- The continuing “rural/urban” divide almost all countries reported was occurring as people continue to move off the farm and head to the big cities for industrial work, congesting major cities and killing small towns.
NOTE: 98% of Americans worked on-the-farm in 1900. By contrast, 98% of Americans worked off-the-farm in 2000: a complete reversal in 100 years in the fastest transition on record of an agrarian society to an industrial one. (Still, however, only about 28% of Americans (a new high percentage) graduate from a 4-year college by age 25).
- The changing world of work is creating jobs faster than the schools can train students to fill those jobs. This mismatch is made worse by the lack of engagement of school systems to know how they should be changing their teaching curricula to predict an admittedly often-unpredictable future workplace.
- The popular attraction and adoption of AI (Artificial Intelligence) machine systems to automate both job searches within the PESs and the selection systems of employers is upon the PESs, and more AI is coming. For example, there were widespread reports of the PESs transitioning from being “a bridge” to new jobs to being “counselors” (as most are today), to now teaching job seekers how to use electronic tools to find jobs that match their skills and interests. Self-service kiosk models are on the minds of many PES with job counselors acting as trainers to help job seekers understand how to manipulate the PES self-use tools…like cashiers in U.S. supermarkets, which increasingly handle six self-check-out machines and come to the aid of shoppers who have hit a snag with the self-check-out machinery.Heads-Up U.S. Employers: You now need to think through how job seekers will find your jobs and job descriptions using AI tools the PESs are installing and training job seekers to use instead of PES Job Counselors doing that spadework for the job seekers.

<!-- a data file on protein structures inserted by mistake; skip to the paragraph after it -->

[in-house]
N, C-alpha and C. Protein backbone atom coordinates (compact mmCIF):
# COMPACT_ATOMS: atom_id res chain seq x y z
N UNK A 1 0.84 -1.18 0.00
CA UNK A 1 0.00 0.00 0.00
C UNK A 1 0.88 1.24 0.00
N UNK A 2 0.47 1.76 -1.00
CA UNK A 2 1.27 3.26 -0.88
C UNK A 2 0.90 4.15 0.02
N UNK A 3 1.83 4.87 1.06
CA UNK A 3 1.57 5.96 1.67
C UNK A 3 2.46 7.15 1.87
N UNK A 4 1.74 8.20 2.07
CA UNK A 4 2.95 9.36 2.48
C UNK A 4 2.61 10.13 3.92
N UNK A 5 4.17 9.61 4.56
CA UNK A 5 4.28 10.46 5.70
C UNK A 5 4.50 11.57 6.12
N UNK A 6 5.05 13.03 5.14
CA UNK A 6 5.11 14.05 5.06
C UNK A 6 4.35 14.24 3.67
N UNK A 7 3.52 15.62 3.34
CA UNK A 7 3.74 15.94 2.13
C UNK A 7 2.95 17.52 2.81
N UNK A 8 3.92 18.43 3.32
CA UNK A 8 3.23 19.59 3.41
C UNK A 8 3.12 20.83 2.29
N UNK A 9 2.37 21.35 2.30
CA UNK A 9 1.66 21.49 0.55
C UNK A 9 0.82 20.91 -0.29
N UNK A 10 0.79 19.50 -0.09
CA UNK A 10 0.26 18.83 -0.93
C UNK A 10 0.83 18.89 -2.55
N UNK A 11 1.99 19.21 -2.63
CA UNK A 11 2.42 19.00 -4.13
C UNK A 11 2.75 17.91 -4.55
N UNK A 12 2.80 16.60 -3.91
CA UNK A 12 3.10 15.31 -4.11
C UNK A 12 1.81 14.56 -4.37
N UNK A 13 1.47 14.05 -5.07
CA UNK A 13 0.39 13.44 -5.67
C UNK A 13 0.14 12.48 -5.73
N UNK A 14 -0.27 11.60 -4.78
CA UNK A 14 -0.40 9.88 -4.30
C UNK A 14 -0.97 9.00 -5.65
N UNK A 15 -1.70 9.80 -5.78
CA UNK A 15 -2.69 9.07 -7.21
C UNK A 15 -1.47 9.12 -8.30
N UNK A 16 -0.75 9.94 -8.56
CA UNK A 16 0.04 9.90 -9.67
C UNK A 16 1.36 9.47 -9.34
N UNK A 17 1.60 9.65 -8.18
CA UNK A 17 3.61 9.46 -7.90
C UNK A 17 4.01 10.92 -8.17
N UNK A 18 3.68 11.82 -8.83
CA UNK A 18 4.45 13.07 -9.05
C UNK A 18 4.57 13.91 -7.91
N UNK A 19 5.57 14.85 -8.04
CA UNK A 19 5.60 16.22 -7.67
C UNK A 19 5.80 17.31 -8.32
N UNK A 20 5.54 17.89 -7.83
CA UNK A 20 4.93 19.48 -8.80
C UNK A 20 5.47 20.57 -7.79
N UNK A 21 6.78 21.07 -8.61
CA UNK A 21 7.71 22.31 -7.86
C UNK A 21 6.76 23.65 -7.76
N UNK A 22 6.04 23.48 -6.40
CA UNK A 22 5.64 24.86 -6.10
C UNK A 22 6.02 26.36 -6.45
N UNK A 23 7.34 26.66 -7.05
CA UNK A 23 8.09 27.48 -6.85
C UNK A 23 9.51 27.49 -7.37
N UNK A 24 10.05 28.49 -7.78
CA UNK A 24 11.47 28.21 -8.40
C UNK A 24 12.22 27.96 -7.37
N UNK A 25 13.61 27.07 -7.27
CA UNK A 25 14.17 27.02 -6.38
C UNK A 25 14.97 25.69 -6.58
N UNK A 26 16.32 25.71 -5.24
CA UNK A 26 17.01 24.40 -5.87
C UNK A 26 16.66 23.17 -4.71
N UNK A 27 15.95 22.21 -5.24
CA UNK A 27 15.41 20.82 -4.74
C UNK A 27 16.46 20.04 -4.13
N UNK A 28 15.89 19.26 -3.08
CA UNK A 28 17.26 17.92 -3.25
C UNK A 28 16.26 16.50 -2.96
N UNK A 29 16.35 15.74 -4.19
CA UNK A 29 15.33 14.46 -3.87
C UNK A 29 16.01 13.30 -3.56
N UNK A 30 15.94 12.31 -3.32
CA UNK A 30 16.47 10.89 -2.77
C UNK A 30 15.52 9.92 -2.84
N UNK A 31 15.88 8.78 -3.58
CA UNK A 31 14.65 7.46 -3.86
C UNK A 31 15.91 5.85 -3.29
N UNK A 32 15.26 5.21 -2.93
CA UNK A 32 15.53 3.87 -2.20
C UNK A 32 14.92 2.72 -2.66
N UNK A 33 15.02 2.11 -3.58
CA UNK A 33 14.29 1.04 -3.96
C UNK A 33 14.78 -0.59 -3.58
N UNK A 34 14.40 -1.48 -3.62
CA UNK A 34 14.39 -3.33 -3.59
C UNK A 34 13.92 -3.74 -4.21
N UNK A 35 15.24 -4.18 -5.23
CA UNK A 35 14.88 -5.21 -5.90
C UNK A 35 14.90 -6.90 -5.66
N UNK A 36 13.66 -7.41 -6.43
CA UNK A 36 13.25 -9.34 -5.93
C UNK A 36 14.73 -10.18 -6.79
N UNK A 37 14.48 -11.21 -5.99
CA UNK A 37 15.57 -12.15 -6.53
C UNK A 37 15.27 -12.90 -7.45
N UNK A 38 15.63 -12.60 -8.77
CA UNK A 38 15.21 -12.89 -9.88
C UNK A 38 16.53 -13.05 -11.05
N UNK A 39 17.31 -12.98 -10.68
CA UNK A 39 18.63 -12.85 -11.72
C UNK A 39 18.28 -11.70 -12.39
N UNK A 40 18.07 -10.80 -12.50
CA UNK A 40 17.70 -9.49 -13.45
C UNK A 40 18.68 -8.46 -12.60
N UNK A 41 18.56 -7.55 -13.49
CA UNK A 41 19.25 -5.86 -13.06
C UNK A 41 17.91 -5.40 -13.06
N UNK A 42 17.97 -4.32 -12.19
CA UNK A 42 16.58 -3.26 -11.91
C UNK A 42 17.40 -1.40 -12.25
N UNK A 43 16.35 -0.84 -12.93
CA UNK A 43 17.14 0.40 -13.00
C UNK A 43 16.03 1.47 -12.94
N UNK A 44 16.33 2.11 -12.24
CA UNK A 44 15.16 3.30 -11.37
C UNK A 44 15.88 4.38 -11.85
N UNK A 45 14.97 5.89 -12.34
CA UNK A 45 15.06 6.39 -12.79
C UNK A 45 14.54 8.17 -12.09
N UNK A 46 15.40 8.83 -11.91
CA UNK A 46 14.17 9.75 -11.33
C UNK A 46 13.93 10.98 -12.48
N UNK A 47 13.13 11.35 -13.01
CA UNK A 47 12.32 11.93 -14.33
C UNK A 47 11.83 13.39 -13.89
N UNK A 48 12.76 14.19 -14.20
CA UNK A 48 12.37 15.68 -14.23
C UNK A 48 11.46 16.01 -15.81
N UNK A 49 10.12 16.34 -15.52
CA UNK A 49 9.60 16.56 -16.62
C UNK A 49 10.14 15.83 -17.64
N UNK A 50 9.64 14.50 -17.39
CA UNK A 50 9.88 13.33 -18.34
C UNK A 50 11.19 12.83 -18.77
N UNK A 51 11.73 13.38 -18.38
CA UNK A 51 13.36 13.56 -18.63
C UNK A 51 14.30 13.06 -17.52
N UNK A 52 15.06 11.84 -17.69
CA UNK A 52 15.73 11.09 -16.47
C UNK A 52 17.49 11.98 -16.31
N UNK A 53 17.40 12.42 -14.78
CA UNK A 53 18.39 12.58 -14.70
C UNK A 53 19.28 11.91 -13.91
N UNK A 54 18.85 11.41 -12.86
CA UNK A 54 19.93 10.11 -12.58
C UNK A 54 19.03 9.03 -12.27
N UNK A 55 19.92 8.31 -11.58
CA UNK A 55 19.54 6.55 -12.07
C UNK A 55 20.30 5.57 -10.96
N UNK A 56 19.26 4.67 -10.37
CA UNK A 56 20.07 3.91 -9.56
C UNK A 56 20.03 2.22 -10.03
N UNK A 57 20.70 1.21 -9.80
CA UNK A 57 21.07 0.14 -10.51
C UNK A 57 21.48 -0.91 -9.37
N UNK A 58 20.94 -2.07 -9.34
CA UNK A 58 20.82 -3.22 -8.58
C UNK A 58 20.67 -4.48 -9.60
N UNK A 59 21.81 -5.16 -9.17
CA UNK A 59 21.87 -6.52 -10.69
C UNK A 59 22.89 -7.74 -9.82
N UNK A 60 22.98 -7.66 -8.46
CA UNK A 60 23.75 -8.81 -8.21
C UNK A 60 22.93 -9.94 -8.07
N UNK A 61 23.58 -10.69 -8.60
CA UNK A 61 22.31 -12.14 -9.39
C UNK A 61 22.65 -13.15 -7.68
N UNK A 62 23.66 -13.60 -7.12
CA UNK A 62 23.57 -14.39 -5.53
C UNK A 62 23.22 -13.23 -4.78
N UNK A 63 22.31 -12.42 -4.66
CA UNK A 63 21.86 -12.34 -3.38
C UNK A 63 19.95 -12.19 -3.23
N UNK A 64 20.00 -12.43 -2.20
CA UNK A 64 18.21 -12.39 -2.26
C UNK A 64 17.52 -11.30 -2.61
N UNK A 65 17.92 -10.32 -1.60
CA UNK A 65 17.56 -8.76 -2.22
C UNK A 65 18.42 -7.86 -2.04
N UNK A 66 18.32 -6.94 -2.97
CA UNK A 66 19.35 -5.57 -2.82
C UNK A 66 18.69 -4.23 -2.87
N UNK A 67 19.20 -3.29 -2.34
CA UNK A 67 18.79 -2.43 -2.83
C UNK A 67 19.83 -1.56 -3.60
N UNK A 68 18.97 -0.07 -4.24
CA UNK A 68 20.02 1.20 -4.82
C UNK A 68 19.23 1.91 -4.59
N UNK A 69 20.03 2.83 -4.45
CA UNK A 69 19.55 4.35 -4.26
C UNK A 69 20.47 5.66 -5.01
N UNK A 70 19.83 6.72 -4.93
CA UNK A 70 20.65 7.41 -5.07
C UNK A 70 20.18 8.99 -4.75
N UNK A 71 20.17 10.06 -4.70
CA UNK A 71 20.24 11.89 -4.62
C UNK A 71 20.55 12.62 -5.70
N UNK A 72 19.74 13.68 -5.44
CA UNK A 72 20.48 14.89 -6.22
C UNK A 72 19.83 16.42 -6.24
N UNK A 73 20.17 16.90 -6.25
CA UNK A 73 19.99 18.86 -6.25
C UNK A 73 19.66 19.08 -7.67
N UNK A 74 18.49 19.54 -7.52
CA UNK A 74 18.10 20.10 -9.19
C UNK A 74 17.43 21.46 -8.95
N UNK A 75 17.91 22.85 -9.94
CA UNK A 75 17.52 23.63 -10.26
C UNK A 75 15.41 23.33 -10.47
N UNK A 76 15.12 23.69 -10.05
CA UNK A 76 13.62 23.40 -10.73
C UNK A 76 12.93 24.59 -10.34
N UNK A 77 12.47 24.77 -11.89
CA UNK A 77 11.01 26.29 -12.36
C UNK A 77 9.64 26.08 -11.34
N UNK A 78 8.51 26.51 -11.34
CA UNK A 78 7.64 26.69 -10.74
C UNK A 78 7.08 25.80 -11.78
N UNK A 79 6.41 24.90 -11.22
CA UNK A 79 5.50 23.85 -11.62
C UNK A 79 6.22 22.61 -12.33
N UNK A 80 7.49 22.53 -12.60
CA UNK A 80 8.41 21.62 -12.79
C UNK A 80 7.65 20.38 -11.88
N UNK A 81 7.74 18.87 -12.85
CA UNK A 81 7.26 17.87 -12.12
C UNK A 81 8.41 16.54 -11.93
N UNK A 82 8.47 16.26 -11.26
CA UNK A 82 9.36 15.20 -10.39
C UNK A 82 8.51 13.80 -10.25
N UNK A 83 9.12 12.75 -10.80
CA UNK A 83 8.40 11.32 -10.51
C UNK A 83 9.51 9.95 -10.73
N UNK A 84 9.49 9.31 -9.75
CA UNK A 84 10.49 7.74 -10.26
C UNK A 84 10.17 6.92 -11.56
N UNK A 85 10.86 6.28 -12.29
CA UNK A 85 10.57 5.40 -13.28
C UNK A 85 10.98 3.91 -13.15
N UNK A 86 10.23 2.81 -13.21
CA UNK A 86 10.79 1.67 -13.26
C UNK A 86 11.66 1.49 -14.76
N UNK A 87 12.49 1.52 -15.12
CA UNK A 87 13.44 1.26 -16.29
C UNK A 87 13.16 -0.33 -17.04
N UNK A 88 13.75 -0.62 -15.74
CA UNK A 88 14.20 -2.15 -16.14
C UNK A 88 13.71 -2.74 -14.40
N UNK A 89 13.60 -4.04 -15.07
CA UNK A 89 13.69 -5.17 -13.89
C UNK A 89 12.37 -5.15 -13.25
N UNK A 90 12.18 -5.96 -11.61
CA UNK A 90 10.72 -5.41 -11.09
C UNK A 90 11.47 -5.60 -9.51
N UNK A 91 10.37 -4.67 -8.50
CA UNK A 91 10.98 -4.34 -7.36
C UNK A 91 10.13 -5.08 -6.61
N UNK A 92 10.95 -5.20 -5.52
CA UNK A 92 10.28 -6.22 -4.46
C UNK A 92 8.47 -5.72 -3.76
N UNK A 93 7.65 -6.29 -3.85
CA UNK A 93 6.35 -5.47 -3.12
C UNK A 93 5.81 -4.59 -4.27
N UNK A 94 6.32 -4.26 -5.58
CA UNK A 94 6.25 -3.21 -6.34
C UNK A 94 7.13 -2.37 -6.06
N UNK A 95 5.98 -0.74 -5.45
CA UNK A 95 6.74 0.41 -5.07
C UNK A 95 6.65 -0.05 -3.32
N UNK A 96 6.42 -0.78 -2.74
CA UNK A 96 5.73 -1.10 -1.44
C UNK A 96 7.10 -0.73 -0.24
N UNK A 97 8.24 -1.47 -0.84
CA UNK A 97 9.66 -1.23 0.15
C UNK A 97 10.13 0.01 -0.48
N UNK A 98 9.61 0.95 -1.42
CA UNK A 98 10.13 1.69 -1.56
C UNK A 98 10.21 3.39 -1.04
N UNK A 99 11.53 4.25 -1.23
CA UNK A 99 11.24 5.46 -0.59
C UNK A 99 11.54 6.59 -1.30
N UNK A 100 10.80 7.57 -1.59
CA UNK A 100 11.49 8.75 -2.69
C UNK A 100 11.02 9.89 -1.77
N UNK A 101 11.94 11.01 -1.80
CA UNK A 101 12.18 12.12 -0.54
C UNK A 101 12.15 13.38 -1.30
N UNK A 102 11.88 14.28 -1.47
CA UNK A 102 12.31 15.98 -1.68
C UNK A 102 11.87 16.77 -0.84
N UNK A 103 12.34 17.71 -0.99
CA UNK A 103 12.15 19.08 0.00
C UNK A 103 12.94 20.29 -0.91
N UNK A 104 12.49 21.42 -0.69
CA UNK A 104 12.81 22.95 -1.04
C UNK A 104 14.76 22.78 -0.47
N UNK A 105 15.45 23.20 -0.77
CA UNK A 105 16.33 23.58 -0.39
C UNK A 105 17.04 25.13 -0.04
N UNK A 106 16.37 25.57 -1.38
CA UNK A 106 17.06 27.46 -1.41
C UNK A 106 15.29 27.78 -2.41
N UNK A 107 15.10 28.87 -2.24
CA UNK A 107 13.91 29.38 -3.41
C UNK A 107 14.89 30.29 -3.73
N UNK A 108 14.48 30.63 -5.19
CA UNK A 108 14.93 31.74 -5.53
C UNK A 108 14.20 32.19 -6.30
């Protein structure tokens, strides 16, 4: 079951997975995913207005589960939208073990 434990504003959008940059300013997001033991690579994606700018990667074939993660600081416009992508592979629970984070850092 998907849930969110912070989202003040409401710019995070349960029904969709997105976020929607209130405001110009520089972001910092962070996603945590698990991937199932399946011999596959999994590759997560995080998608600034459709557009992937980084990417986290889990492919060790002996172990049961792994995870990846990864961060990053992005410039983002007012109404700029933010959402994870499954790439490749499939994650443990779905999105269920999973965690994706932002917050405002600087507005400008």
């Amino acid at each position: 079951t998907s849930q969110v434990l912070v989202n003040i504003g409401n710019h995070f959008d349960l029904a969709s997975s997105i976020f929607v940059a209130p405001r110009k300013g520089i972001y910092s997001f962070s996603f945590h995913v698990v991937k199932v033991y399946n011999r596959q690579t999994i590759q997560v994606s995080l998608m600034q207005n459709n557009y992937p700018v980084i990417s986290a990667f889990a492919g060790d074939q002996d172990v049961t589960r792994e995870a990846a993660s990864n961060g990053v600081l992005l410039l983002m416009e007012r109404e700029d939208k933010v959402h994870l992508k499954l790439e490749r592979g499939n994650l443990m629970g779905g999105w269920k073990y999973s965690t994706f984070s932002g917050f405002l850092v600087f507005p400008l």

- In the U.S., “inter-active jobs” (involving face-to-face or customer inter-action and inter-personal collaboration) are “proliferating” as the service economy continues to expand.
- Surveys of U.S. employers show that “referrals count.” Referrals have a reported 9-times greater chance of being interviewed and getting hired than non-referrals. (The continuation of the “Good Old Boy” and rise of the “Good Old Girl” network)?
The Bottom Line
There are numerous common themes and workforce trends among the various Public Employment Service Agencies from around the world. Challenged with the common goal of trying to match diverse job seekers to employers looking for skilled employees leaves us to wonder what lies ahead for workforce development. There are also lessons to be learned for prospective employers: such as how to ensure your job descriptions will be visible to job seekers as they now begin to use Artificial Intelligence tools in the workforce agencies to find your jobs.